Walking with Alpacas


The first weekend in November we will be in Loveland, Colorado, showing three of our alpacas, Cavatina, Fantine, and our boy Cantu. Everyone already has a couple of ribbons, ranging from blue through white, for halter shows or fleece, or spinoffs. So why continue with two girls who are ready to breed? (We have noticed their come hither looks focused on the boys.)

The truth is, we are doing this for ourselves, for experience. Tom and I have only physically attended one show, last spring in Phoenix where Cantu earned a blue under the tutelage of Don Llewellyn of Fox Run Suri Alpacas and Demi and I ventured out and took a fourth. But we didn’t own Cantu yet. Don took alpacas to other shows, some for us and some for them.

One of the reasons we wanted to raise alpacas besides their beauty and their winning personalities was that we wanted to go to shows. Now that we are moving to Oklahoma, it is unlikely we will be teaming up with the Llewellyns for most shows.

 

Tika took a blue and a color championshipCavatina takes a second.

Cavatina with a red.                        Tika with a blue.

 

 

So if we want our alpacas to continue their winning ways, we figured we’d better get off our duffs and learn a bit more about shows. Don is kindly taking on the task of shepherding us though another show. The first task is haltering our darlings and reminding them how to walk on lead.

About the time our alpacas were weaned, they learned how to wear halters and be walked. So this time it was fairly easy. We simply selected approximately right-sized halters, approached our darlings in their stall after we had allowed every other alpaca to leave, and showed them the halters. With an arm around the neck the halter is slipped on making sure it is high enough on the nose that the alpaca can breathe easily and buckled on the side with room for a couple of fingers to slip easily between the halter and the alpaca.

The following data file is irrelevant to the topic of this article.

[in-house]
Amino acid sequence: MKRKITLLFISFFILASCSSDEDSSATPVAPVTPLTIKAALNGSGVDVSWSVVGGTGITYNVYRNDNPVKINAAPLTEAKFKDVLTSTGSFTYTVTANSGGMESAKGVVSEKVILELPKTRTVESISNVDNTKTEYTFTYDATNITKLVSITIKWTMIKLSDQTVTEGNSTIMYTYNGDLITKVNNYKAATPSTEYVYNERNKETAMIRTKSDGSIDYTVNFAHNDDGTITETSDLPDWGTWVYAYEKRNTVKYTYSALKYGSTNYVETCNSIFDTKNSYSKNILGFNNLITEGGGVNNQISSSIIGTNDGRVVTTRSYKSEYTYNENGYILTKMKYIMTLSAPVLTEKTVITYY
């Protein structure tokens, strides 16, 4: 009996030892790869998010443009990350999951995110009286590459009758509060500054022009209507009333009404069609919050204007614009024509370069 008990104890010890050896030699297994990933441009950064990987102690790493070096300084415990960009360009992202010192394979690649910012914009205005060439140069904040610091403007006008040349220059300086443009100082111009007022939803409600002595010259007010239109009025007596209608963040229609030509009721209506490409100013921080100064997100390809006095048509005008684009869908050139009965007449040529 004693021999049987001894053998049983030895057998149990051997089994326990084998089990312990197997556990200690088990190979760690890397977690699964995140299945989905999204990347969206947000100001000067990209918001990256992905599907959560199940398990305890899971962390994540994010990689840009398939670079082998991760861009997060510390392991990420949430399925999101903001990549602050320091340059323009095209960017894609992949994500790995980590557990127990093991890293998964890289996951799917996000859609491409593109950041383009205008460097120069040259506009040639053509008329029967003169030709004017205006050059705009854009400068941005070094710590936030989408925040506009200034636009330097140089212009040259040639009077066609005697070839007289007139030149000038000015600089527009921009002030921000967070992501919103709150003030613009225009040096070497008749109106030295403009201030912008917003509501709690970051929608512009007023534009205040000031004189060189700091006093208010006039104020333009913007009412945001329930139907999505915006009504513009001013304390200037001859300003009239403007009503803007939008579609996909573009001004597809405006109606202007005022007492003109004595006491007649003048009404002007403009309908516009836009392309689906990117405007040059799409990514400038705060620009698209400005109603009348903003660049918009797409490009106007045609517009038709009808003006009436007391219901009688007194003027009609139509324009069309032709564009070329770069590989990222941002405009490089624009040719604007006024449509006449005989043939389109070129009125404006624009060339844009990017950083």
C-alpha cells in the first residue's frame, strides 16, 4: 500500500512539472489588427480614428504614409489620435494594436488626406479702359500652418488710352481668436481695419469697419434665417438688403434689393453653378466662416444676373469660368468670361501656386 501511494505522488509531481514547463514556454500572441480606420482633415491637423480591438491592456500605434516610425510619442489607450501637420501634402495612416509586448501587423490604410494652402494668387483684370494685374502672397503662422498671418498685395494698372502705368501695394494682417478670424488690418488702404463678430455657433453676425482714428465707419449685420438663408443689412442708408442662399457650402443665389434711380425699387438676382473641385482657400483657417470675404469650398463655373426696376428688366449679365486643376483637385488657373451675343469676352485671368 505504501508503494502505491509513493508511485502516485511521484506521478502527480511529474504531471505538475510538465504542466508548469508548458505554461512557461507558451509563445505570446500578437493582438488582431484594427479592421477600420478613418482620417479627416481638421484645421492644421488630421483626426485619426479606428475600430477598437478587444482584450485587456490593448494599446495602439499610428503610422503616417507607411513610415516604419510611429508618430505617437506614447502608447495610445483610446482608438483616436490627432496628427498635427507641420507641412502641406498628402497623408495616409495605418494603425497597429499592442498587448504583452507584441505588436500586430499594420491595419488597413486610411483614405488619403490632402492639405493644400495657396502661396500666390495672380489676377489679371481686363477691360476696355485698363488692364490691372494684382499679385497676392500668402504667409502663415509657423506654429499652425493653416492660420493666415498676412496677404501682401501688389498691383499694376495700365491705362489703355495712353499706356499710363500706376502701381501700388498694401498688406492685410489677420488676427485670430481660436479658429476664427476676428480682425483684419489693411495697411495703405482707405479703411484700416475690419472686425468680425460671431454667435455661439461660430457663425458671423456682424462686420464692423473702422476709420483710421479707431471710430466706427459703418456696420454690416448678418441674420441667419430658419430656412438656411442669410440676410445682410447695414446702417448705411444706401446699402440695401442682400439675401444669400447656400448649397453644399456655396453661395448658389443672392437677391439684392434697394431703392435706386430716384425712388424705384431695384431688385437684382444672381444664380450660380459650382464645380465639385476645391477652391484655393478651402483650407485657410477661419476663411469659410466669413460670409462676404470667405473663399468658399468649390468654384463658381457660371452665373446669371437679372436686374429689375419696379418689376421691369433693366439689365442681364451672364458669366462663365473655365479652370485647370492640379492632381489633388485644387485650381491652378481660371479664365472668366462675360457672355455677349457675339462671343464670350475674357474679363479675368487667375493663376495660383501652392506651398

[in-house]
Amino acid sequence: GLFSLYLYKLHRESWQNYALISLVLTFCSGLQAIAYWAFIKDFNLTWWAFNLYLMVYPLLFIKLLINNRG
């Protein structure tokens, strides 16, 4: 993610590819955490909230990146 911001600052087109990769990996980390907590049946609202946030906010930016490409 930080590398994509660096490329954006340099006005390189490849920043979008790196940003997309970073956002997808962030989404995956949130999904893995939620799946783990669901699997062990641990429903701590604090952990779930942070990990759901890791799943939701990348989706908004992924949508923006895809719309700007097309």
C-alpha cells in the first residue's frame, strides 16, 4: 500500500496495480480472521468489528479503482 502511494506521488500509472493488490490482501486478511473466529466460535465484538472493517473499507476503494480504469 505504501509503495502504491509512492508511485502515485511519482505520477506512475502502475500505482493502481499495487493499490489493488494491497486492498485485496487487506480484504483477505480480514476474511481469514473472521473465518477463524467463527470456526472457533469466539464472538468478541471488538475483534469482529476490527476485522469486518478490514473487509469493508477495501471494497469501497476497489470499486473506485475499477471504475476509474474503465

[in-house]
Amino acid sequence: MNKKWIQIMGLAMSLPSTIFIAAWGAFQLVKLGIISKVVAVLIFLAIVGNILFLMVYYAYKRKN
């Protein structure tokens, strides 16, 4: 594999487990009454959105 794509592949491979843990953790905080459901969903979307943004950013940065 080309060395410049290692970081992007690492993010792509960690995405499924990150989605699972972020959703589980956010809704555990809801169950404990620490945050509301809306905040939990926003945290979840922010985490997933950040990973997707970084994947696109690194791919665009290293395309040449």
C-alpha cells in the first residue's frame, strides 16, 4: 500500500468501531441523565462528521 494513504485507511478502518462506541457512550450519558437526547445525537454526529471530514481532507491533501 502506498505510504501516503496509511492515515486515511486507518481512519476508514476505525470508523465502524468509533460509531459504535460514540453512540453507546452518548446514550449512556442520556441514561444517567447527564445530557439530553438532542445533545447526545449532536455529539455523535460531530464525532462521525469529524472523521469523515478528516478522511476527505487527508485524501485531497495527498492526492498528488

Cavatina and Tom

Cavatina with her halter properly fitted and Tom in control

Tom keeps the lead firmly in his left hand, leaving a bit of slack that he controls by holding with his right hand. He talks to Cavatina (probably about political science or the economy) and his voice helps keep her calm. He will never let go of the lead and does not handle the clasp since the wrong motion can release the alpaca. He does not pull on Cavatina, but reassures her so she naturally comes with him. His right hand may allow slack in the lead until she gets the idea.

Since they are quite timid, always walk two of more alpacas together. You want them as calm as possible and the less stress they feel, the easier they will be to walk.

Coming soon, haltering cria.

 

 

 

 

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2 Responses to “Walking with Alpacas”

  1. tazzieval Says:

    Lovely story – I am looking forward to the next few – I think you have exciting times ahead.. I am showing our Suri wether in a few weeks, for fun. His fleece is simply fantastic and we are a little sorry now we wethered him. But reality bites when there is a lot of work to be done by a few…

  2. zenasurialpacas Says:

    We’ve got a boy that was given to us. We can’t show him because he has a spot, one spot on his blanket. At his first shearing, they said his fleece didn’t lock right. Tom didn’t want to geld him, so we said we would see. Now his fleece is gorgeous. We may show the fleece, which is the finest we’ve personally ever seen..

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